Orthopedic surgery is performed as an invasive intervention to decrease pain and improve function following a severe injury or when other conservative measures have not returned desired functional level. Orthopedic surgery can be performed for most joints and muscles in the body but should be utilized only when indicated and/or when more conservative measures have been tried first.
Most surgeons will recommend physical therapy following orthopedic surgeries. Before having surgery you should ask your surgeon if physical therapy is going to be ordered after surgery or if it could be prescribed to help the recovery process following surgery.
In some cases, your surgeon may recommend doing PT before surgery to help improve strength and range of motion to your highest ability to have better outcomes after surgery. Your prior level of function is a huge indicator of overall outcomes and success following surgery.
There are several different types of orthopedic surgery that physical therapy can help with including but not limited to: Rotator Cuff Repair, Shoulder Labrum Repair (SLAP), Shoulder Replacement, Shoulder ORIF following a fracture, Biceps Tenodesis, Total Hip Replacement, Total Knee Replacement / Hemi Knee Replacement, Knee Meniscus Debridement/Repair, ACL Reconstruction, Ankle Reconstruction following a fracture, and many others!
This surgical intervention is indicated if you have a tear in one of the rotator cuff muscles and is one of the most common shoulder surgeries performed. This usually presents itself in severe limitations in the ability to perform daily tasks using your arm due to extreme pain, weakness, and loss of range of motion. An MRI is typically utilized to confirm whether the muscle is torn. Physical therapy following rotator cuff repair is very important to regain full potential return following the surgery.
This surgical intervention is indicated if degenerative changes have progressed severely and conservative treatments are no longer effective in the management of the symptoms at the hip. It is the most common hip surgery, in which, the surfaces of the hip joint are replaced with artificial components to allow for pain-free weight bearing at the hip joint. Most patients start outpatient physical therapy a few days following surgery with a focus on improving gait mechanics and strength in the hip musculature for full return following surgery.
This surgical intervention is indicated if degenerative changes have progressed severely and conservative treatments are no longer effective in the management of the symptoms at the knee. It is the most common knee surgery, in which, the surfaces of the knee joint are replaced with artificial components to allow for pain-free weight bearing at the knee joint. Most patients start outpatient physical therapy a few days following surgery with a focus on improving range of motion and strength and the knee to allow for full return following surgery.
This is a common surgical intervention for the younger, athletic population following a sport-related injury where the anterior cruciate ligament was torn. Surgical intervention is indicated for high-grade tears and the athletic population for a safe return to sport and for proper stability at the knee to be achieved. Patients typically start physical therapy a few days following ACL reconstruction focusing on the range of motion and strength with an eventual return to sports activity and progression.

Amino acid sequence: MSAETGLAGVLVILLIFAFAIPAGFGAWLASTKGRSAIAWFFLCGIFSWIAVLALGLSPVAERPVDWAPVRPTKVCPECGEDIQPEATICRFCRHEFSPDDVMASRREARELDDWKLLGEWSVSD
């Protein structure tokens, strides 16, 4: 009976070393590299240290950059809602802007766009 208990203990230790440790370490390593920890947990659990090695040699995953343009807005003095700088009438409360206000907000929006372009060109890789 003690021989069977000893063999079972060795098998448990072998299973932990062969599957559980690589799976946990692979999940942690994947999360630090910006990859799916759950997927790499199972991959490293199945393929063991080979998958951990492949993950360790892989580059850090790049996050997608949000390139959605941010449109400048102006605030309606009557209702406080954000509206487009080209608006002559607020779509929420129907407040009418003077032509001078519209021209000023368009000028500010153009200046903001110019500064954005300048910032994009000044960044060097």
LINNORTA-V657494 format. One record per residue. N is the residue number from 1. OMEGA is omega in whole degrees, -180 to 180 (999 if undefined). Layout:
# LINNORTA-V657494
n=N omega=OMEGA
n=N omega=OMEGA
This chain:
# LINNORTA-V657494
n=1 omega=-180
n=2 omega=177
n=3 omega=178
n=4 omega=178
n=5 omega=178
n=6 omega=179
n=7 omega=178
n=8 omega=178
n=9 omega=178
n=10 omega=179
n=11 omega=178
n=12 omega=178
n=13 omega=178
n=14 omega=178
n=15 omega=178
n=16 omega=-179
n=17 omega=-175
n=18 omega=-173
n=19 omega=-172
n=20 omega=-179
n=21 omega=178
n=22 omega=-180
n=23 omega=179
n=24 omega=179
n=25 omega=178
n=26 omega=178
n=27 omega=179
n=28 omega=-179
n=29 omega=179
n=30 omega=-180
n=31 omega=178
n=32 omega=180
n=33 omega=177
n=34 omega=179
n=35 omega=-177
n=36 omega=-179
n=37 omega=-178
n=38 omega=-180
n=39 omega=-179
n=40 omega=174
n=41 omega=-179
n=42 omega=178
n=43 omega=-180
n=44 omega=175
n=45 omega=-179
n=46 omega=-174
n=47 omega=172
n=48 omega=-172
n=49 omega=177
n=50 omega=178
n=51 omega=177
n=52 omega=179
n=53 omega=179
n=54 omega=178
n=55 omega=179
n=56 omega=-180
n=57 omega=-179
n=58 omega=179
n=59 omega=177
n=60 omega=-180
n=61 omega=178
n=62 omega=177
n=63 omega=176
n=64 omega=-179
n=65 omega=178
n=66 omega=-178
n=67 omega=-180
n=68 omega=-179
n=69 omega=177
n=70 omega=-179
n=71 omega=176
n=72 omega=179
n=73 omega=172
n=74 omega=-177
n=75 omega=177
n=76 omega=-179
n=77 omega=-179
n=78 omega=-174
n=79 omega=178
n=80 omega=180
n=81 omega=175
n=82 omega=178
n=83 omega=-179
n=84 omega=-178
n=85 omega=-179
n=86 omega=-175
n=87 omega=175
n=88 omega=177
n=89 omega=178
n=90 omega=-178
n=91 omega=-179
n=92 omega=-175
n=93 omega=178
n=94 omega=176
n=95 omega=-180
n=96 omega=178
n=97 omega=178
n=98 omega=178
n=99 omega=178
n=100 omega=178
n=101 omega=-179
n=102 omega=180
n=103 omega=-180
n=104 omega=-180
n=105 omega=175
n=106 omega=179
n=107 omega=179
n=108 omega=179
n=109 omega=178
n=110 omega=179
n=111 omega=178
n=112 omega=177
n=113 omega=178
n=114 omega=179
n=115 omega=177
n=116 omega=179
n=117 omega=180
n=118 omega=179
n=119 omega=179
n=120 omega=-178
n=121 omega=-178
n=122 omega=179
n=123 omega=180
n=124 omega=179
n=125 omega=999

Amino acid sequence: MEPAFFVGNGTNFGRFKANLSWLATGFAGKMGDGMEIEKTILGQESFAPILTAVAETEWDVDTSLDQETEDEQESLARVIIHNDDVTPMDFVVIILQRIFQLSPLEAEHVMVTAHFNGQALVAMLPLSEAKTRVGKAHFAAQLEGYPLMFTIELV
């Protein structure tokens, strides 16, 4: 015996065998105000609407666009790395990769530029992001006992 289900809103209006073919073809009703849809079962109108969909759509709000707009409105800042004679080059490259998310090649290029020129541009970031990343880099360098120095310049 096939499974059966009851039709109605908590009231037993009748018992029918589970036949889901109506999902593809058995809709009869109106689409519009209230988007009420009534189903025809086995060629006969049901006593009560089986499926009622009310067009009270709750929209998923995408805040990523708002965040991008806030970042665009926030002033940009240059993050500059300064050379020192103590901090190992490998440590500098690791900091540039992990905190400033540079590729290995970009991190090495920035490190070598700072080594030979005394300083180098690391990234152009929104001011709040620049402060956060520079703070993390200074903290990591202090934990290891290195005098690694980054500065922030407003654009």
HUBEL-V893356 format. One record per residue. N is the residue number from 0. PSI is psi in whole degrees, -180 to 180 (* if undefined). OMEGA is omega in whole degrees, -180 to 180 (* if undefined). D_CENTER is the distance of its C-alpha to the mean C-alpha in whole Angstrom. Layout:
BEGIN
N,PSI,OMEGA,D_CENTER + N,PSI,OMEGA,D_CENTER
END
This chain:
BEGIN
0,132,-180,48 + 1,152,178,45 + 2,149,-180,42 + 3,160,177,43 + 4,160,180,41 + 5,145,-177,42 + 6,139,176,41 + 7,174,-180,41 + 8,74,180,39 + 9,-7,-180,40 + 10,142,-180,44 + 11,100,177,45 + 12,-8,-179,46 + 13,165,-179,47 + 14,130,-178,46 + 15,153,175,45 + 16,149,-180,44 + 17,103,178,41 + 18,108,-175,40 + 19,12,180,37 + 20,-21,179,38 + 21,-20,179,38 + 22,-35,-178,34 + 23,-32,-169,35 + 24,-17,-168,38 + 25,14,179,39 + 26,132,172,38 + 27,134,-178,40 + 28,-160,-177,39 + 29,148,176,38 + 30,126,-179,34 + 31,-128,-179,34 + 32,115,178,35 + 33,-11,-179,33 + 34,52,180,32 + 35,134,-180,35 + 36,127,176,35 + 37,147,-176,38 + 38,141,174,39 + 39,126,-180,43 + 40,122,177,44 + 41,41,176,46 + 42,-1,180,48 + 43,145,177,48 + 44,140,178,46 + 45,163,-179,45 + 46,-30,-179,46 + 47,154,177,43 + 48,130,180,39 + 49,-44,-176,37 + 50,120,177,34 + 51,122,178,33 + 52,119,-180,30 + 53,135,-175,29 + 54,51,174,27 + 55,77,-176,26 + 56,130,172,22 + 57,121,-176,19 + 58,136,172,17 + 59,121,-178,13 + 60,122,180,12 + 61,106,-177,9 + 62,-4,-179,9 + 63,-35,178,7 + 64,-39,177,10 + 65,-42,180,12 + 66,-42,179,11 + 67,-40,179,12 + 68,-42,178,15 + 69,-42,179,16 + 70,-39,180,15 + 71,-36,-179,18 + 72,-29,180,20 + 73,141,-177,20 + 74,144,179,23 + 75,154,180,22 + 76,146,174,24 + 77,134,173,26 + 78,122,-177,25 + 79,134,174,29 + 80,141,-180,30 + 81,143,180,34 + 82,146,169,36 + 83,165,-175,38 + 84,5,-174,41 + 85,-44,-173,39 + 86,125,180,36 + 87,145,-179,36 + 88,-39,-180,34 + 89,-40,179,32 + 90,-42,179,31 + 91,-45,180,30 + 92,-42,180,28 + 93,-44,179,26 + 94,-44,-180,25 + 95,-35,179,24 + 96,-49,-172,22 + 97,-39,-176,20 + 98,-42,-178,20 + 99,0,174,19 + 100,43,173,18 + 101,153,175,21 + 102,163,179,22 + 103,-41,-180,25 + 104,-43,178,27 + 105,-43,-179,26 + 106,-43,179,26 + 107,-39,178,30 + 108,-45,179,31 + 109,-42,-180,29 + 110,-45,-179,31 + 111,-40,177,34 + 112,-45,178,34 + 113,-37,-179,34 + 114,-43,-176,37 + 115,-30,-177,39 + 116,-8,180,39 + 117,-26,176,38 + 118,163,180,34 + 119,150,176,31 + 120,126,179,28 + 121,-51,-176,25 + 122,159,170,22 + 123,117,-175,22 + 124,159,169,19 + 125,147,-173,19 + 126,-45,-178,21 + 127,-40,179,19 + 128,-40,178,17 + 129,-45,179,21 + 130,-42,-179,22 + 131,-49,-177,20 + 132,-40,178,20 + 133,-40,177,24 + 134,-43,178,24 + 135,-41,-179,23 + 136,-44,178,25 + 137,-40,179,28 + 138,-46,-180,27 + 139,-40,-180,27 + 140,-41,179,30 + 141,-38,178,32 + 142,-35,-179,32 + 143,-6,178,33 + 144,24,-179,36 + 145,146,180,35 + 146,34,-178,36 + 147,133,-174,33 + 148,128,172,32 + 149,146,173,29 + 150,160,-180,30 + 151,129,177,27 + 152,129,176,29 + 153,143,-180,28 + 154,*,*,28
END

Ask one of our physical therapists if physical therapy would be appropritae for you following surgery.
Total joint replacement involves a surgical procedure to replace a joint of the body with an articial joint or prosthesis.
More Information on Total Joint Replacement
Total joint repair involves using techniques to regrow or supplement cartilage growth to repair joint and cartilage damage instead of having to do a total joint replacement.
More Information on Total Joint Repair
Arthroscopic surgery is a less invasive surgical option to evaluate, visualize, and treat joint injuries.
More Information on Arthroscopic Joint Repair
Physical therapy can help healing rates and safely progress through the rehab process with guided education, manual therapy, and exercise. Physical therapy is highly beneficial for patients following all orthopedic surgeries. This is even more so true for patients that tried physical therapy before surgery as they will need guided structure in their rehab process.
Most surgeons will provide the patient and the physical therapist with a surgical protocol to follow so progressions are made appropriately. We want to make sure you are meeting a guided range of motion and strength milestones for the best outcomes. This is where physical therapy performed after surgery typically has better outcomes following patients who do not do physical therapy following surgery.
Always ask your physician or surgeon if physical therapy is an option if it has not been attempted at this point. Many general pain complaints have great outcomes with conservative interventions of physical therapy to address any strength or mobility deficits. Painful conditions such as meniscus tears, knee osteoarthritis, rotator cuff tears, and degenerative disc disease have been shown to have the same effectiveness and in some cases, better effectiveness with physical therapy compared to surgery. Physical therapy is less invasive and less expensive than orthopedic surgeries.